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Recession

State Budget Crises Threaten U.S. Economic Recovery

Across the country state budget crises are threatening to undermine the U.S. economic recovery.

Some 48 states are emerging from a round of painful budget cuts for their 2010 fiscal budgets, and at least 46 states face shortfalls for the upcoming 2011 fiscal year, which in most states began July 1.

The recession has caused the steepest decline in state tax receipts on record – and states will continue to struggle to find the revenue needed to support critical public services for a number of years as a result.

Since virtually all states are required to balance their operating budgets each year they cannot maintain services during an economic downturn by running a deficit, as the federal government does.

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The Global Double-Dip Recession: Which Markets to Hold… And Which Ones May Fold

Last week's stock-market meltdown was a worldwide affair, and was touched off by trader fears of a global "double-dip" recession.

However, the truth is that the odds of a recessionary reprise are high in just a few countries – primarily those that have experienced excessive fiscal and monetary "stimulus," or that have real inflation problems.

The rest of the world is recovering just fine.

To find out which markets to hold - and which ones may fold - please read on...

Uncertainty Undermining the Global Economic Recovery

The International Monetary Fund (IMF) said yesterday (Thursday) that the global economic recovery is losing steam because uncertainty in financial markets is keeping businesses and consumers from investing in future growth.

In a revision to its World Economic Outlook released yesterday in Hong Kong, the IMF said worldwide economic expansion will decline to 4.3% next year from 2010's 4.6% pace.  The forecast for 2010 was revised upwards by 0.4 percentage points to reflect faster-than-anticipated growth earlier this year.

However, "downside risks have risen sharply," the IMF warned, referring to European governments' debt problems and volatility in financial markets.

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Unemployment Report Shows Sluggish Recovery Will Take Years to Replace Jobs Lost in Great Recession

Unemployment figures released Friday confirmed that the U.S. economy is still recovering, but they also showed it will take years to replace the 8 million jobs lost during the Great Recession.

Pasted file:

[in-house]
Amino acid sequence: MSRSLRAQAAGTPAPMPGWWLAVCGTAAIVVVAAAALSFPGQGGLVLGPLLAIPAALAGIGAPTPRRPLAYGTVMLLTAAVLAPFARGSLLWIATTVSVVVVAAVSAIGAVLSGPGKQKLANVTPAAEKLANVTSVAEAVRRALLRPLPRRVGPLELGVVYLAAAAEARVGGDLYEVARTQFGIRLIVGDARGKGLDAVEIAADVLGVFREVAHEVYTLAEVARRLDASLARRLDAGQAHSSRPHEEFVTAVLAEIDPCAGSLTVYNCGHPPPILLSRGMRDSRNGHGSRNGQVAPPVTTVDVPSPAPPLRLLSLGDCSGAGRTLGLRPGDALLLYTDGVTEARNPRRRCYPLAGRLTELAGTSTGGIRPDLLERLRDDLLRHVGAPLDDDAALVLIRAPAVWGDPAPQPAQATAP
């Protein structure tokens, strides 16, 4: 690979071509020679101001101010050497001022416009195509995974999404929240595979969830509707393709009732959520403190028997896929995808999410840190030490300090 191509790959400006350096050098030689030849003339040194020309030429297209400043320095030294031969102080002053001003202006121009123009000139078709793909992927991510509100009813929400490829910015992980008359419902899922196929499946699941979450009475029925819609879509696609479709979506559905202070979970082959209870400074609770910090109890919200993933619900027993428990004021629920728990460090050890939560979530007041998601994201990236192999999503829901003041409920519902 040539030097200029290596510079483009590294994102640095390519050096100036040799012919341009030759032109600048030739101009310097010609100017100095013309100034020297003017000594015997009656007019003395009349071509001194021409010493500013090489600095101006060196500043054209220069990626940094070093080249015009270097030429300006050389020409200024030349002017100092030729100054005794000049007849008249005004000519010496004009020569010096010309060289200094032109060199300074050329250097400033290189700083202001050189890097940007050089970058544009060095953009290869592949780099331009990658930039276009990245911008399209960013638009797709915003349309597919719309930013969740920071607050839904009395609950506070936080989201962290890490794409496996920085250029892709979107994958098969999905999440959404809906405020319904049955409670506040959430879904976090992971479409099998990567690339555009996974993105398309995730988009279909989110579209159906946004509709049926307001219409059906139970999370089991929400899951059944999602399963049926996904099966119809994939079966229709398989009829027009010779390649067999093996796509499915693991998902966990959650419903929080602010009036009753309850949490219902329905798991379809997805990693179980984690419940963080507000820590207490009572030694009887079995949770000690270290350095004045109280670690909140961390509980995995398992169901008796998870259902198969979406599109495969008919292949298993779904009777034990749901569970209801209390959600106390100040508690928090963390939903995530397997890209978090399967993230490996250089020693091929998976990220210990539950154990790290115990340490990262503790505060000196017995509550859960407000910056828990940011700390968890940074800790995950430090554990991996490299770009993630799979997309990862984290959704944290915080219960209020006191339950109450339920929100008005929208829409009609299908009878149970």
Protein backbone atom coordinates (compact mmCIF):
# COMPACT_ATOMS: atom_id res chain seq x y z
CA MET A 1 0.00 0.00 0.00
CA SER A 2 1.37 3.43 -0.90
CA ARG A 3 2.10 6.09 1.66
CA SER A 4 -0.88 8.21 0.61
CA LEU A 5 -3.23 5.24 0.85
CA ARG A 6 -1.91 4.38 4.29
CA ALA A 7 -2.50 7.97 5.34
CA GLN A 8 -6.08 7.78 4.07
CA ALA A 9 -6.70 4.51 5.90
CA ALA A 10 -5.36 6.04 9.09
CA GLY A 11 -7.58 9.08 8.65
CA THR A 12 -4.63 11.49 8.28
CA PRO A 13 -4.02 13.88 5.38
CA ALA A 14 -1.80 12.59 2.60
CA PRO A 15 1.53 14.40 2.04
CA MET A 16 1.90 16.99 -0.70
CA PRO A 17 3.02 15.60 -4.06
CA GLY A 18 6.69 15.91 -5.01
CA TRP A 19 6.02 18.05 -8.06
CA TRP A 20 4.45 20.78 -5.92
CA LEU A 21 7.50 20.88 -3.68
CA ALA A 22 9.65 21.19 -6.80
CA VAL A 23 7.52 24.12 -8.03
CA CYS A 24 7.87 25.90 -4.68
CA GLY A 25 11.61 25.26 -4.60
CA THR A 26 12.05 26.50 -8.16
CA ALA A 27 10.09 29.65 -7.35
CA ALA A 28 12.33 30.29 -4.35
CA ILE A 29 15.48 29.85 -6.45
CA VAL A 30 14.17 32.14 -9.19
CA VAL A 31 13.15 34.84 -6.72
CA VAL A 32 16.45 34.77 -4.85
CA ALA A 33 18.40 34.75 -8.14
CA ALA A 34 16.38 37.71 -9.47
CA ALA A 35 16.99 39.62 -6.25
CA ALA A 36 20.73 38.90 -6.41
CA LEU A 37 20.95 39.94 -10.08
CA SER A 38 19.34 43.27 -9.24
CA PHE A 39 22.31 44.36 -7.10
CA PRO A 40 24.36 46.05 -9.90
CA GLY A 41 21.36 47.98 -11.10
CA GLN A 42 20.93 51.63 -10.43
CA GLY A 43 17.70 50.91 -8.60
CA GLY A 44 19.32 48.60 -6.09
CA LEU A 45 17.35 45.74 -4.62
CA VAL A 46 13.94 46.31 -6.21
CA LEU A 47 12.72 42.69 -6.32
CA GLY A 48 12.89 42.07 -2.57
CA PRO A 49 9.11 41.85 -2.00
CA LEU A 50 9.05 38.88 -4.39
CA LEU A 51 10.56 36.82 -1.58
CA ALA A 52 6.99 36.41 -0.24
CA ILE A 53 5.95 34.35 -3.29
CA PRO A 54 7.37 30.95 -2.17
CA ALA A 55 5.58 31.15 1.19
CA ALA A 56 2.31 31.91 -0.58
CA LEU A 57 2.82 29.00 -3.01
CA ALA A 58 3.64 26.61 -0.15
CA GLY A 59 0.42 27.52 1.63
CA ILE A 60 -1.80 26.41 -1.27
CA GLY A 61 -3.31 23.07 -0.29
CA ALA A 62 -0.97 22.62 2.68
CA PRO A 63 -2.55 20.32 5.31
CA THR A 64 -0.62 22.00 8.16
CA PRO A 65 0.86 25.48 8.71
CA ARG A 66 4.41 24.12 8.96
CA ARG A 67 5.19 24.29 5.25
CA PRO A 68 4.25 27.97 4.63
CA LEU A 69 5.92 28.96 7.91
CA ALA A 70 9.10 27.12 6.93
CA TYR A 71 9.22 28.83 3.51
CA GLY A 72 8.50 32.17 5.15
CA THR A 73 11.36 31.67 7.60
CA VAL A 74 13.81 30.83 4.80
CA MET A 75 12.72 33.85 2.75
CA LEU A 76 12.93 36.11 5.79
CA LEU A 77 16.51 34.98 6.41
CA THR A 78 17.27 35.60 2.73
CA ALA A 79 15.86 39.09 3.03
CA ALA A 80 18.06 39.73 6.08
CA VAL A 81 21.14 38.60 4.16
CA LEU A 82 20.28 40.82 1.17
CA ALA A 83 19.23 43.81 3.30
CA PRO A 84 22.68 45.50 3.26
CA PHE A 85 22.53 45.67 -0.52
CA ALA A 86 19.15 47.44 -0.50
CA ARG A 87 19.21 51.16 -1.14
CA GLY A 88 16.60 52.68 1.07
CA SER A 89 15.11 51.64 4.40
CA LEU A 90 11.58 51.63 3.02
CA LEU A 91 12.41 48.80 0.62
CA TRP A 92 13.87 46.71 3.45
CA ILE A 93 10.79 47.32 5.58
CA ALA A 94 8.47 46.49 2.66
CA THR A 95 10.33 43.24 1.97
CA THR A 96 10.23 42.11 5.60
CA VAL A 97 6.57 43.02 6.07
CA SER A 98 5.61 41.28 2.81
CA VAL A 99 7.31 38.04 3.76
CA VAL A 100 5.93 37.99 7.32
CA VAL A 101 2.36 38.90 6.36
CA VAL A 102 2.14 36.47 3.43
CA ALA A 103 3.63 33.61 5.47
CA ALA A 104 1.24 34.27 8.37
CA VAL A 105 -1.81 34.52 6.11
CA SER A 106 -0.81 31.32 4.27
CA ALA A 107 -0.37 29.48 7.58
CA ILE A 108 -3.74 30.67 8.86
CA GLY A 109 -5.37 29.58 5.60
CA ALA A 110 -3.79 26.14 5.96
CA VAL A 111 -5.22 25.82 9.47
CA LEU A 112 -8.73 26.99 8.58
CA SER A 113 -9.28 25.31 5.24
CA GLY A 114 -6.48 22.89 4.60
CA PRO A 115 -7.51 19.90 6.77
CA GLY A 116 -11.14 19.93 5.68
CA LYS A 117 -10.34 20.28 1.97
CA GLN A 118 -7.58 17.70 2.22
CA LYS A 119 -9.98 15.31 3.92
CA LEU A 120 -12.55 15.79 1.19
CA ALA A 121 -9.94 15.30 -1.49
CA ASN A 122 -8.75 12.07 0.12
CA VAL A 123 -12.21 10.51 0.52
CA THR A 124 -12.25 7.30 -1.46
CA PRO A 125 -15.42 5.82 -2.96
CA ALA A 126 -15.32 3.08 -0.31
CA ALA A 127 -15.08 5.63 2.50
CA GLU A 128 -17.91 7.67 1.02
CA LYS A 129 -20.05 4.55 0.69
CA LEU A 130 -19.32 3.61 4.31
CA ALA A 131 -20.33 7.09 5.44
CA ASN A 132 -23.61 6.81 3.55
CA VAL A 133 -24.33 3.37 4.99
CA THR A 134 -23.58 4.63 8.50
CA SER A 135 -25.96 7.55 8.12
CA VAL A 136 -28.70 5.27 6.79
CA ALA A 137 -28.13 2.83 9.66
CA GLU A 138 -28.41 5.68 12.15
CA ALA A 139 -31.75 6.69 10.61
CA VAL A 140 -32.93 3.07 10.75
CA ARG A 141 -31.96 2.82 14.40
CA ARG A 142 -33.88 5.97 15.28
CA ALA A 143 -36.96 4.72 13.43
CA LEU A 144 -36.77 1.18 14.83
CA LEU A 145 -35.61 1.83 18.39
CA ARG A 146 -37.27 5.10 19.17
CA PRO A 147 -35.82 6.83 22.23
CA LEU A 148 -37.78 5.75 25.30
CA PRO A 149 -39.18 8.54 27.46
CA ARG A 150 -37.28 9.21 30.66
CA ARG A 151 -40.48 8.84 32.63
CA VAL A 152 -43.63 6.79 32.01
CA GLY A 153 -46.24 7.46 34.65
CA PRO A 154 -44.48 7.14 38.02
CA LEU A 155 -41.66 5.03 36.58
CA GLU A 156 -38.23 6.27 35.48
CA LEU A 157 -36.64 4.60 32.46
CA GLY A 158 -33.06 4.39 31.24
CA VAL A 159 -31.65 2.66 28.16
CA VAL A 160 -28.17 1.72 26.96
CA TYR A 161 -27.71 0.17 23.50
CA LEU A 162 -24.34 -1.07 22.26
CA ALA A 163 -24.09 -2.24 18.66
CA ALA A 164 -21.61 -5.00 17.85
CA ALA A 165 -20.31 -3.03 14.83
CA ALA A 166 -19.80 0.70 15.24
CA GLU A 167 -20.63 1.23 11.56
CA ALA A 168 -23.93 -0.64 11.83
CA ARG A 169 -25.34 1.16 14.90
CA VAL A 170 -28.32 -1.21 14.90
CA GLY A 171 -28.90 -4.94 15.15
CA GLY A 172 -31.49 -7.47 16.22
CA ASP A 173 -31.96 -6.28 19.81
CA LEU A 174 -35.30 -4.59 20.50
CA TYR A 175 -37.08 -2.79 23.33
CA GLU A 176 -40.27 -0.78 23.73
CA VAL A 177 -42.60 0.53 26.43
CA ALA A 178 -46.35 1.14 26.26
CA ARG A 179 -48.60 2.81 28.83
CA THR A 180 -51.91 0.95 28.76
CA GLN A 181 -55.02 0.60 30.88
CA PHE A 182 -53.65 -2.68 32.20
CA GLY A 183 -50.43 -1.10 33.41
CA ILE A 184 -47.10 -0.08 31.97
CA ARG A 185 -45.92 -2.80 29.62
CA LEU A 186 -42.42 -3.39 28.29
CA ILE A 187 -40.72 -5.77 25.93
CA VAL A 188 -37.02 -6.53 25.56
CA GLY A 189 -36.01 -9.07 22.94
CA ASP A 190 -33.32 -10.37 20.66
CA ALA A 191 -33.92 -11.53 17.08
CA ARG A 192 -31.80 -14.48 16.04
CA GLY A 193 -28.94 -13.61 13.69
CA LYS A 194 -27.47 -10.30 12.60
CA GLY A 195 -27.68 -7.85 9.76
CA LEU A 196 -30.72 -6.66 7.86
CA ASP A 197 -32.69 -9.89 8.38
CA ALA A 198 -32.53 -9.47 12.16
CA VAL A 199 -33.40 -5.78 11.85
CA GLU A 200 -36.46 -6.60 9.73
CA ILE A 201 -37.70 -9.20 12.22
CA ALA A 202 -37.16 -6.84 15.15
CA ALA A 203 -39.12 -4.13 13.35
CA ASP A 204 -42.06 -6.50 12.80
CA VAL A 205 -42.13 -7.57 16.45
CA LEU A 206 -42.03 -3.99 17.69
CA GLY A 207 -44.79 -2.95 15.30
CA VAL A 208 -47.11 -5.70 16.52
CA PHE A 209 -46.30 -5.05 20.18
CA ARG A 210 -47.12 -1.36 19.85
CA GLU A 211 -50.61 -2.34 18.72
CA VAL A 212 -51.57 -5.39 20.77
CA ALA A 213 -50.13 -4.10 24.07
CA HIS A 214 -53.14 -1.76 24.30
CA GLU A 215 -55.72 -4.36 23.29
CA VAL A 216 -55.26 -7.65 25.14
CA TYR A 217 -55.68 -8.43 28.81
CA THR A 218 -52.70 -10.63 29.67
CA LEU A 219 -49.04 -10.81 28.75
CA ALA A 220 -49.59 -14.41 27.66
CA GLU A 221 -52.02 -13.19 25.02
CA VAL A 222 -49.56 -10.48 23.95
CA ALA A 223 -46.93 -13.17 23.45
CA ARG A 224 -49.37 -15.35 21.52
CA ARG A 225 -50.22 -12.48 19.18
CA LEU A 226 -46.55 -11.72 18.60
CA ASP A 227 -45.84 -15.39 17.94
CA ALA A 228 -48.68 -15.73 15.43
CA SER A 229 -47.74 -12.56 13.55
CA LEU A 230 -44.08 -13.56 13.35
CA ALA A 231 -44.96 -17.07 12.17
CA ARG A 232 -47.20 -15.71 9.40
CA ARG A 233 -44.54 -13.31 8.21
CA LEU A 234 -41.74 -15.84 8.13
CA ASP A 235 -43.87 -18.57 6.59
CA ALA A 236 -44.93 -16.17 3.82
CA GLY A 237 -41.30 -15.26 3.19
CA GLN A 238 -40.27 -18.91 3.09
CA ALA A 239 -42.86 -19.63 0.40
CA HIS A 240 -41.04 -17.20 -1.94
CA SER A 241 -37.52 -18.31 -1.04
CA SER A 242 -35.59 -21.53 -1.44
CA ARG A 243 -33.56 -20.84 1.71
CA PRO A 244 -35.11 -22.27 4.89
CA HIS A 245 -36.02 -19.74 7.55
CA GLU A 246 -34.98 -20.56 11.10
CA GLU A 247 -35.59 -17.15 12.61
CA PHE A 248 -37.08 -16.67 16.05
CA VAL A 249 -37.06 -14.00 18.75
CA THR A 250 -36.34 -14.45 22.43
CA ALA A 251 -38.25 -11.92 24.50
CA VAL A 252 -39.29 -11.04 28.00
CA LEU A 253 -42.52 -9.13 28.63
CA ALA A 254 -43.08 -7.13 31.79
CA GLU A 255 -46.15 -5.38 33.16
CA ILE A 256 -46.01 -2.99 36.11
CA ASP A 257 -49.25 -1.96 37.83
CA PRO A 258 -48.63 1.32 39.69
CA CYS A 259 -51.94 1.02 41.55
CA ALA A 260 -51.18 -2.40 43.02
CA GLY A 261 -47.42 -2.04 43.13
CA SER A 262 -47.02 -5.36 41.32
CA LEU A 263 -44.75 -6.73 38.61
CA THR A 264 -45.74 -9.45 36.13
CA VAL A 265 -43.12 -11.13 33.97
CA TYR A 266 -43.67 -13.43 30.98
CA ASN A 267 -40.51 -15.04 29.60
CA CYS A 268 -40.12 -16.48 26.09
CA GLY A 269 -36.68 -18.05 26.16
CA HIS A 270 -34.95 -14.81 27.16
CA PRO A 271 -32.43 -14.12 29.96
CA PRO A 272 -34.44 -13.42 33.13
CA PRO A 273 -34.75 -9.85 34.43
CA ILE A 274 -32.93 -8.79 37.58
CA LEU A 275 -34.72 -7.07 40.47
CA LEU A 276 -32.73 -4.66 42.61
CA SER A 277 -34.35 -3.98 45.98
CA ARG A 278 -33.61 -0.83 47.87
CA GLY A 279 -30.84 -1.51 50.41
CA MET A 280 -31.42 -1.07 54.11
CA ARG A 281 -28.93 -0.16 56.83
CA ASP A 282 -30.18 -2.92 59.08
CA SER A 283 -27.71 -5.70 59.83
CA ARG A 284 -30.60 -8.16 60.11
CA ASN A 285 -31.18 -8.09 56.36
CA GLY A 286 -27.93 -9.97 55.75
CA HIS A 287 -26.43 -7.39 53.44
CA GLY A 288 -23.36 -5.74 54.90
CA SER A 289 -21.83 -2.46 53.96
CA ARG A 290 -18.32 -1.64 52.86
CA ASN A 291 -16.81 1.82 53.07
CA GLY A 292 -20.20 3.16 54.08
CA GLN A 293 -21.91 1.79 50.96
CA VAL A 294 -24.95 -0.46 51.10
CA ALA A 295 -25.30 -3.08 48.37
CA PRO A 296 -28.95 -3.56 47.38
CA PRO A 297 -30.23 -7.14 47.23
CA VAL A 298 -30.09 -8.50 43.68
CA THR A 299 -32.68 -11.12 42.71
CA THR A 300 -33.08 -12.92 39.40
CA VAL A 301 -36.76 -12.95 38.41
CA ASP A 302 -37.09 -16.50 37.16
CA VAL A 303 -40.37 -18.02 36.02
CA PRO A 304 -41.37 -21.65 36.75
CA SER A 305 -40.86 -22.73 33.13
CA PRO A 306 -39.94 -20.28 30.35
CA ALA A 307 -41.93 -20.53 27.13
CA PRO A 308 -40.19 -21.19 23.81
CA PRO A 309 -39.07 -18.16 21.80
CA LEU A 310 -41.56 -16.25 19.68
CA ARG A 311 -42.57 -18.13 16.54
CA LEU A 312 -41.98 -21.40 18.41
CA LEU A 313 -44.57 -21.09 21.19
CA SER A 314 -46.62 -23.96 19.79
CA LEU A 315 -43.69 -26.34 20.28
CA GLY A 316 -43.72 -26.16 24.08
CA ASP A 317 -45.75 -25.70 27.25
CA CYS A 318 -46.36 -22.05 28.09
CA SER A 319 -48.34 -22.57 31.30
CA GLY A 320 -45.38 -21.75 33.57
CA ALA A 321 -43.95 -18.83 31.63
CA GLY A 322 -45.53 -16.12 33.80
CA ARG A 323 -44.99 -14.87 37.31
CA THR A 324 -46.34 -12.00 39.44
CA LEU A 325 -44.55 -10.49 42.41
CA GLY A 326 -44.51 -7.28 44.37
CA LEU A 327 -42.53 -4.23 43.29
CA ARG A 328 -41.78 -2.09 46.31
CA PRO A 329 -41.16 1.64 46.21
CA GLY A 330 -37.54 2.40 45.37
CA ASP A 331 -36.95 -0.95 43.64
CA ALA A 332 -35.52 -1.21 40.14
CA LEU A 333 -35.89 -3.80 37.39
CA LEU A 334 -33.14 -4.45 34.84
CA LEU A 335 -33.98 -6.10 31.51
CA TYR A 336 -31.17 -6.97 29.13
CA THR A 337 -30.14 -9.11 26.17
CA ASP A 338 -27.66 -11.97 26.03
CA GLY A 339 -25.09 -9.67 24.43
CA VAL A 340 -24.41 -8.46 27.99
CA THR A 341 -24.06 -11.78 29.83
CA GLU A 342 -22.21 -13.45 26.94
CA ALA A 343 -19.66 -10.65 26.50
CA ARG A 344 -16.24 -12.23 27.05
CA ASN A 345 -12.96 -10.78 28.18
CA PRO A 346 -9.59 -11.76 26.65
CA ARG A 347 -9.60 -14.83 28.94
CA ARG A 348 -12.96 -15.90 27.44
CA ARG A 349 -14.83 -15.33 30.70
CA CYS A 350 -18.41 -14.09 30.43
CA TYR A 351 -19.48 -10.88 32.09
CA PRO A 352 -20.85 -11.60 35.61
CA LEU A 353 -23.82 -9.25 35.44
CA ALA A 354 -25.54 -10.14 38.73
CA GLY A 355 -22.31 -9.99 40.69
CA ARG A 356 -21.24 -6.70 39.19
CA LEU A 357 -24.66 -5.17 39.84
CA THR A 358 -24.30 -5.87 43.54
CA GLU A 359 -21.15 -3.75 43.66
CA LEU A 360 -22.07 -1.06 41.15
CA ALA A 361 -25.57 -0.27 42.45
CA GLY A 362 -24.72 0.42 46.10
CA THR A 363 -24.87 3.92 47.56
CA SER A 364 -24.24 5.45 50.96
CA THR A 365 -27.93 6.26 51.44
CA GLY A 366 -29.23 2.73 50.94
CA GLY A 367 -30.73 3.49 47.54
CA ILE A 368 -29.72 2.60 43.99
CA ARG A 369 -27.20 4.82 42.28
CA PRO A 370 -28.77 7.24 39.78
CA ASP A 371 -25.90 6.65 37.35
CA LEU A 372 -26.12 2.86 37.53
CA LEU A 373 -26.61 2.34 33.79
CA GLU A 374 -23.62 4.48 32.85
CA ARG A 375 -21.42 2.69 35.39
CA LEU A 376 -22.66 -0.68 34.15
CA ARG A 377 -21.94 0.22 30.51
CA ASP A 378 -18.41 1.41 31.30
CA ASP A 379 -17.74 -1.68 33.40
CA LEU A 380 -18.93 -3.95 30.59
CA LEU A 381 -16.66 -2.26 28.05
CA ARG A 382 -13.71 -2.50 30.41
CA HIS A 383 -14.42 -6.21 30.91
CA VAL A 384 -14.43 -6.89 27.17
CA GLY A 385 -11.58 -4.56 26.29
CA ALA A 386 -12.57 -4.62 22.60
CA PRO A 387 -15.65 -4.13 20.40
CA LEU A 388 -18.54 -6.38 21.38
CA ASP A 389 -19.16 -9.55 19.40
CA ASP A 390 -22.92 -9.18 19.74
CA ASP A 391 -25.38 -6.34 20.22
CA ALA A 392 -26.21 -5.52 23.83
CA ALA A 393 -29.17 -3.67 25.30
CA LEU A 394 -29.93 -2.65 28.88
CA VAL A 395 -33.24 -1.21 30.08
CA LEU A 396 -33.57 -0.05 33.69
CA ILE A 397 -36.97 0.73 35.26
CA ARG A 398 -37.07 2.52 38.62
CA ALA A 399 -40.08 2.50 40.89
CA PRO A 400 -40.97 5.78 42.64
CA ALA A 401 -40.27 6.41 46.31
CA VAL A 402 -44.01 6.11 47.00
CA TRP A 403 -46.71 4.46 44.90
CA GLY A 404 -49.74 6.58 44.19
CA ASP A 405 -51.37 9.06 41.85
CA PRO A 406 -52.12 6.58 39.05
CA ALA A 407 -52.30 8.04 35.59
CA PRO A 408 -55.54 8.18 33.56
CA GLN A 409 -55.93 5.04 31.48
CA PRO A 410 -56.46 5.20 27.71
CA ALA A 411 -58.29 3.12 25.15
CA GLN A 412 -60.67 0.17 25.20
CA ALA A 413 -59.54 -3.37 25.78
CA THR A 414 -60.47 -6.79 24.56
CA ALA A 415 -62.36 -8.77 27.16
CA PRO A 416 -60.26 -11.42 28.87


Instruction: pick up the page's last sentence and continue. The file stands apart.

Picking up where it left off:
And until meaningful hiring takes place, consumers are unlikely to loosen their purse strings, the key to putting the economy back on track to full recovery.
Employment fell in June for the first time this year, reflecting a drop in federal census workers and a smaller-than-forecast gain in private hiring.

Payrolls declined by 125,000 as the government cut 225,000 temporary workers conducting the 2010 census, Labor Department figures in Washington showed. Economists projected a decline of 130,000, according to the median forecast in a Bloomberg News survey. Private employers added 83,000 to their payrolls.

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Misguided Policy Paving the Way for a Double-Dip Recession

With unemployment still hovering near 10%, policymakers should be doing all they can to combat joblessness and reinvigorate a recovery that is showing signs of weakness.

But they're not.

Instead, they're reeling in stimulus measures and enabling a double-dip recession, simply for the sake of fiscal austerity.

The Labor Department is expected to report today (Friday) that the unemployment rate held steady at 9.7% in June, or worse, edged up to 9.8%. That would follow yesterday's (Thursday's) disappointing report that showed new claims for jobless benefits jumped by 13,000 to a seasonally adjusted 472,000. The four-week moving average, which smoothes out volatility, rose by 3,250 to 466,500 – its highest level since March.

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Can Bulls Lift a Market Threatened By Uncertainty Surrounding U.S. Stimulus Measures?